Towards the end of this entry is terrific image from the book I bought last year, Visage de la Touraine. It shows a local man carrying out the lost art of rope-making beside a river in the South Touraine ~ perhaps it is the Creuse(?).
Ropes (their look, smell and simplicity combined with incredible strength) and the art of plating fibrous materials has always fascinated me. However I never get past the simple art of plating garlic and onions!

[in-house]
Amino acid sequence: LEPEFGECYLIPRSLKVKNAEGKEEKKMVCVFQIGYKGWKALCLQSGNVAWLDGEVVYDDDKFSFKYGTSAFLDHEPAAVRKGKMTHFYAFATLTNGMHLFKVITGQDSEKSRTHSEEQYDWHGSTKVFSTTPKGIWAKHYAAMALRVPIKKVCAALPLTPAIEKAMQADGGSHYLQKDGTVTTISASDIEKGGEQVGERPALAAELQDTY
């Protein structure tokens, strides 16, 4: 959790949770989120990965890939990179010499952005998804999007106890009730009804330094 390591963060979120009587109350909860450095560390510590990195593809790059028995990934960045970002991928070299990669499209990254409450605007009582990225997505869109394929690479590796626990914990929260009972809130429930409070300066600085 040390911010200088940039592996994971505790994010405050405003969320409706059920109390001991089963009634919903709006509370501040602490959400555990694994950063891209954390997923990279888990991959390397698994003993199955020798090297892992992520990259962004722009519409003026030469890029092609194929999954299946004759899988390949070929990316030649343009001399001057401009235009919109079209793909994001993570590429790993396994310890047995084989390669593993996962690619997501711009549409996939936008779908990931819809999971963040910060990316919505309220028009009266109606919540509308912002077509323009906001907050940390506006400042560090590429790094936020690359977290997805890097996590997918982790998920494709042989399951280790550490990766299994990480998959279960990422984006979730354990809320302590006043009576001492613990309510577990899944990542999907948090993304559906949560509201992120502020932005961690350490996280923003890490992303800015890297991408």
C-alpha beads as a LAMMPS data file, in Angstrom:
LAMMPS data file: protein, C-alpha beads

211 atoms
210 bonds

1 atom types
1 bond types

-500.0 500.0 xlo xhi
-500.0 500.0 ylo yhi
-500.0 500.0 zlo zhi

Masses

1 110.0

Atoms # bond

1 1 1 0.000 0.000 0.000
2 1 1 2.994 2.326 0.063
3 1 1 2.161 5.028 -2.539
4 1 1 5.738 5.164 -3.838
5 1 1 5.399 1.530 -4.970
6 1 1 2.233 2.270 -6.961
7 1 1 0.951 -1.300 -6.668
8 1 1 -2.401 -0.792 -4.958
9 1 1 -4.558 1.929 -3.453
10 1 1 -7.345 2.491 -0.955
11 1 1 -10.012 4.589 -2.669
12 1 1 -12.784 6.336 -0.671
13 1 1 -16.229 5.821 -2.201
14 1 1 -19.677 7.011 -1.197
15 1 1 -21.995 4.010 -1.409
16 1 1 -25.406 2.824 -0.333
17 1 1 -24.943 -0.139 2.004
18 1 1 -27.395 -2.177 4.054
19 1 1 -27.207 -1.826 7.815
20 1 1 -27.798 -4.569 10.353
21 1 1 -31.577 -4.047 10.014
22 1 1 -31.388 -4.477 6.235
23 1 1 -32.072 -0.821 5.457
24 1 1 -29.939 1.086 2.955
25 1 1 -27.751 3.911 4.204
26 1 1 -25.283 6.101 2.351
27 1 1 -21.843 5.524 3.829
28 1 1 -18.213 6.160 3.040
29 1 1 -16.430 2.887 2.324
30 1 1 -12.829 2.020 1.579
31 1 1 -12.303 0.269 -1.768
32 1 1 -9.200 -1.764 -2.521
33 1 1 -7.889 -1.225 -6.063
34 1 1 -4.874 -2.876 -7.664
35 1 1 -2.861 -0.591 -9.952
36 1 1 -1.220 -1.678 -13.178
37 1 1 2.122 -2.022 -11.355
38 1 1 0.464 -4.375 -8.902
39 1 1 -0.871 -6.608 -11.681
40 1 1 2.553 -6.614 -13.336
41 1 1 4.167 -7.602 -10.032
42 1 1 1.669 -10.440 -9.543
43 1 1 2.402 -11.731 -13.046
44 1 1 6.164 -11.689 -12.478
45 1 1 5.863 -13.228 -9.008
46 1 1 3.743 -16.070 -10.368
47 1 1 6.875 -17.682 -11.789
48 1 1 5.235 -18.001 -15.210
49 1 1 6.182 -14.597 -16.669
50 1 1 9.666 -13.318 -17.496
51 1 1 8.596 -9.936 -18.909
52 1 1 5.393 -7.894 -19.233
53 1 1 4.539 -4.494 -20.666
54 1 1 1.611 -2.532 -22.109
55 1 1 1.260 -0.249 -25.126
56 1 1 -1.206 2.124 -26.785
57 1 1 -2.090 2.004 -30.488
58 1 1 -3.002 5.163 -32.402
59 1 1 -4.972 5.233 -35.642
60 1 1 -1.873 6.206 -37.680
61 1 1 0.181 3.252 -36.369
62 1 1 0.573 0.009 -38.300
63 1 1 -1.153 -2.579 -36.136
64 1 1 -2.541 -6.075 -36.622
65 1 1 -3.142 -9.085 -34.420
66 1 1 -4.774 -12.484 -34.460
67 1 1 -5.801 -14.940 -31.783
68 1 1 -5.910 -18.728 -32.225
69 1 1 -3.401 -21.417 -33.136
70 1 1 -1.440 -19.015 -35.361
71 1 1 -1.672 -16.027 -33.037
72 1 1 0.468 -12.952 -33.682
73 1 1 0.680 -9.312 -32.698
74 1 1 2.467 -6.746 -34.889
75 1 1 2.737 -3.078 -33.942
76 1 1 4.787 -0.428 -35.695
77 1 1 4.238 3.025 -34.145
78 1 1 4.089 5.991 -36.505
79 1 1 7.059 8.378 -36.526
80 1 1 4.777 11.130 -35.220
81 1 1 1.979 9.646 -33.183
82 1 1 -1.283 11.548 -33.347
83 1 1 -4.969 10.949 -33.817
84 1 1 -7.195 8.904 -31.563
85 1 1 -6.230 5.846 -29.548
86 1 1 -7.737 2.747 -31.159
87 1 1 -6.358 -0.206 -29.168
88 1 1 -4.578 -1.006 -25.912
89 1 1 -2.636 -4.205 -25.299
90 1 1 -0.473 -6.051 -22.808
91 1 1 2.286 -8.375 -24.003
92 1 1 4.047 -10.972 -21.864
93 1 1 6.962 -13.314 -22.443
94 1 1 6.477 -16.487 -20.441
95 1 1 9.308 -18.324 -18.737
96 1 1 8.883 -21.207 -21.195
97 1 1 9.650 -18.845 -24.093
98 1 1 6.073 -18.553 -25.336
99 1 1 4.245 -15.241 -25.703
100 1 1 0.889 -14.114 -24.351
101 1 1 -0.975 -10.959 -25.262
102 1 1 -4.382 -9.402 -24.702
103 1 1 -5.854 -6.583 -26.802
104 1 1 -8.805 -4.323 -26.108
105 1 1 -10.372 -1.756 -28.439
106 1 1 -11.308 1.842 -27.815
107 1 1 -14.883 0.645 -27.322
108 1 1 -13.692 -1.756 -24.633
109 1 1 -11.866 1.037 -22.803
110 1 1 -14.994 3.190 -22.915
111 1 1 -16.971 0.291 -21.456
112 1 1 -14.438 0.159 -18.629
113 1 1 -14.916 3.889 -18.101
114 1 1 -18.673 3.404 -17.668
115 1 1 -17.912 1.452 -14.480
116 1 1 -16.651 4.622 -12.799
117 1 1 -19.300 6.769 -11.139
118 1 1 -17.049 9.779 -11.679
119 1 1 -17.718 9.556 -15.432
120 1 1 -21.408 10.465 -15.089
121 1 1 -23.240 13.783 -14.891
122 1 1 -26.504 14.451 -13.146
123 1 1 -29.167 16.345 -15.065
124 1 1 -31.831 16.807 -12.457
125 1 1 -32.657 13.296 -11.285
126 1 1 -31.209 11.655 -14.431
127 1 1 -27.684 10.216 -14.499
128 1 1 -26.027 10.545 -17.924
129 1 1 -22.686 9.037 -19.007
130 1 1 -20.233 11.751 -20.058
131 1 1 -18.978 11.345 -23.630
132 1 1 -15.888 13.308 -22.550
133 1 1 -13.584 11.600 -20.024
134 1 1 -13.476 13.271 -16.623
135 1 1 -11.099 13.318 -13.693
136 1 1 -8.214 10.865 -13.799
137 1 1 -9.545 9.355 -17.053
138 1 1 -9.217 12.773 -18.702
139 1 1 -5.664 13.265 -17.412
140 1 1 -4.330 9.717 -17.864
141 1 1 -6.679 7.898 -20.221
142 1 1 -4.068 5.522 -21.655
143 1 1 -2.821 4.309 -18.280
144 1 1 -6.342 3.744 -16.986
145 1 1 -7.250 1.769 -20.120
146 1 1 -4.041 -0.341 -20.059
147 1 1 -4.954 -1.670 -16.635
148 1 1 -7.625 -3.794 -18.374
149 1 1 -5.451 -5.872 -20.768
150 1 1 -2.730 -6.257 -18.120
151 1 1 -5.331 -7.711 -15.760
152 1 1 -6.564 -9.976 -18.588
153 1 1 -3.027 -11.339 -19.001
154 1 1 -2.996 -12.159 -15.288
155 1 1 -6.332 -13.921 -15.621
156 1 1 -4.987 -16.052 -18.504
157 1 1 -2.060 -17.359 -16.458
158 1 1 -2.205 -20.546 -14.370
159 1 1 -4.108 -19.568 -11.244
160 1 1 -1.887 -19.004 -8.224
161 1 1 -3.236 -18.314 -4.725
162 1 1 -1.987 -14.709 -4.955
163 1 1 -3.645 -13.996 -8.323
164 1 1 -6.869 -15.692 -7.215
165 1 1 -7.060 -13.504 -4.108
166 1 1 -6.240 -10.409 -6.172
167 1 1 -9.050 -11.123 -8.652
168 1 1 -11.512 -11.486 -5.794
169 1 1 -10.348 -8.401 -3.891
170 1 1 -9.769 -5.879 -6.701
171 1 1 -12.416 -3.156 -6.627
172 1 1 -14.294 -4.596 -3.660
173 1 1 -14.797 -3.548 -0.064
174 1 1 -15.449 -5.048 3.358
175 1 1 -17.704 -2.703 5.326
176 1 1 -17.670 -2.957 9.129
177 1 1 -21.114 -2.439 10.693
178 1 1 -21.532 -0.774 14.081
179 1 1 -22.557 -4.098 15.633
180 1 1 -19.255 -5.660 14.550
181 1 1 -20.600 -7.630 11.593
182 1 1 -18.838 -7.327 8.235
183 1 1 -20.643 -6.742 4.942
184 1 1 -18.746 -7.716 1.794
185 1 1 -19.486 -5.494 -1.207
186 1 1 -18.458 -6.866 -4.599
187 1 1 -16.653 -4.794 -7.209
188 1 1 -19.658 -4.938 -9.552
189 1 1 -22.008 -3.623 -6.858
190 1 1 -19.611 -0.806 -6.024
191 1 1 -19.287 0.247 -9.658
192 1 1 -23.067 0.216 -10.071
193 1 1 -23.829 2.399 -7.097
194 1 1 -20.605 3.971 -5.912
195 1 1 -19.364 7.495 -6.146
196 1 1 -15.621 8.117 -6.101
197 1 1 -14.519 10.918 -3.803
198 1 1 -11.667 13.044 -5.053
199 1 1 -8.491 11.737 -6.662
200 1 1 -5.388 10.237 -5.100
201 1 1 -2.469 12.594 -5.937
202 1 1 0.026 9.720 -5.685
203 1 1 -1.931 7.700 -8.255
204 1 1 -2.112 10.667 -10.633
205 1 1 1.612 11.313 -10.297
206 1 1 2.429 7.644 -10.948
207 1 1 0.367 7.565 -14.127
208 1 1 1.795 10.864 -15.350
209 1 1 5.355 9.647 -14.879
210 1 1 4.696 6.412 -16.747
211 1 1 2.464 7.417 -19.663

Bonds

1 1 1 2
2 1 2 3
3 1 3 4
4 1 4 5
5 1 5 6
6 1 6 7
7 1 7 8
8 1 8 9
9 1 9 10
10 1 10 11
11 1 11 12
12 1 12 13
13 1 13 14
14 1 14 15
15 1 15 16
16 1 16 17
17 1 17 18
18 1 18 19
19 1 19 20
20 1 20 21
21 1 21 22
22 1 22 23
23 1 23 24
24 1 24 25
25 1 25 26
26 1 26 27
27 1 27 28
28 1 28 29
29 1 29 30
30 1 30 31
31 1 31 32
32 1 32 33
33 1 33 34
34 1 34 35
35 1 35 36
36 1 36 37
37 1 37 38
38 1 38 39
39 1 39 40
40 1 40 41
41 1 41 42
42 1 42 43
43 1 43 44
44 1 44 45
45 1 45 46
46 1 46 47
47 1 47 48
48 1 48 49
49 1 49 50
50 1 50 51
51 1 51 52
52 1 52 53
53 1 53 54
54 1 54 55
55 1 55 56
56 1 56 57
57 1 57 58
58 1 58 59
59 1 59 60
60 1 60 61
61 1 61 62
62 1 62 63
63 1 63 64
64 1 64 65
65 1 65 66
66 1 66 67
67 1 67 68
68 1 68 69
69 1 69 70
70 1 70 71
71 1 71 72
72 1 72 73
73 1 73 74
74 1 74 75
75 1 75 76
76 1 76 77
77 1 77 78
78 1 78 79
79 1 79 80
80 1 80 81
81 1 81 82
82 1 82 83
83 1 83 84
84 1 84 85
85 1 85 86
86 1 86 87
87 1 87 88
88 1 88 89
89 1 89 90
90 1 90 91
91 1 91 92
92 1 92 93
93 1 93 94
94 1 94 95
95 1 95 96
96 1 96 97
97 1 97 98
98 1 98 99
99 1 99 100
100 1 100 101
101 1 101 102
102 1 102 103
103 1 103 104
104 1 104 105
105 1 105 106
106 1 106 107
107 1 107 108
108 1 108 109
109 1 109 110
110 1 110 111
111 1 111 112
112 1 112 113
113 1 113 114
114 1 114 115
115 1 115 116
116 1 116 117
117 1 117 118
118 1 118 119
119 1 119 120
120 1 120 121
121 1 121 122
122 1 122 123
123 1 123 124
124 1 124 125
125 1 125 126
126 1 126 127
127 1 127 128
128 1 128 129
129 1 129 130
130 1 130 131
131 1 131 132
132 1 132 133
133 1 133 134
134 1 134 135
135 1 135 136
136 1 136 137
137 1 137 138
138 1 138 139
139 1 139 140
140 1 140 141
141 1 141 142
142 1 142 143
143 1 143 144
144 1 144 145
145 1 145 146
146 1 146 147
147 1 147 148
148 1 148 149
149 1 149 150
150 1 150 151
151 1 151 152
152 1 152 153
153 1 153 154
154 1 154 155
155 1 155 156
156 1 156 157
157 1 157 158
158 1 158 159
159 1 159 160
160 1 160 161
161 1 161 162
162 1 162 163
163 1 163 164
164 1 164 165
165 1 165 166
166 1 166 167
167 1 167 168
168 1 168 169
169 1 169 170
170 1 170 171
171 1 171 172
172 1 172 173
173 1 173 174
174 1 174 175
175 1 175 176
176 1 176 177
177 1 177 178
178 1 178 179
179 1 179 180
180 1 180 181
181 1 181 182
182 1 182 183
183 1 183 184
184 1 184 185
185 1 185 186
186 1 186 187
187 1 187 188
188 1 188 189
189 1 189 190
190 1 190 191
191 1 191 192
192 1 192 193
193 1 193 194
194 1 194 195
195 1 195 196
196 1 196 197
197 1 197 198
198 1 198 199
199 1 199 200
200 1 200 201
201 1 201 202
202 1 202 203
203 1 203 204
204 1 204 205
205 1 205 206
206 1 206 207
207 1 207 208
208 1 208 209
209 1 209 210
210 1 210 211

Rope making used to be a huge cottage industry across Europe there are still tell-tale signs here and there – for example “Ropewalk” is a common place or road name found in most English towns and cities of any age. In the Touraine town of Loches there is a medeval entrance named Porte des Cordeliers ~ as you can see from the image, left, the approach is a long straight road – perhaps it is where they worked, or, maybe, the gateway is named after their Guild? As ropewalks (long lanes where the rope was platted ~ rather like in the image below) became commercialised they famous for being sweatshops and, because the dust from the hemp that was used was explosive, there were frequent, dangerous fires.Links: There are many videos of rope making by hand on YouTube ~ my favourite is one of kids having a great time creating their own rope click here. Click to go to a site with lots of links and information if you fancy having a go at making ropes in your own home! And you can download a boy scout guide to making ropes by hand using a simple machine ~ looks quite interesting, why not give it a go!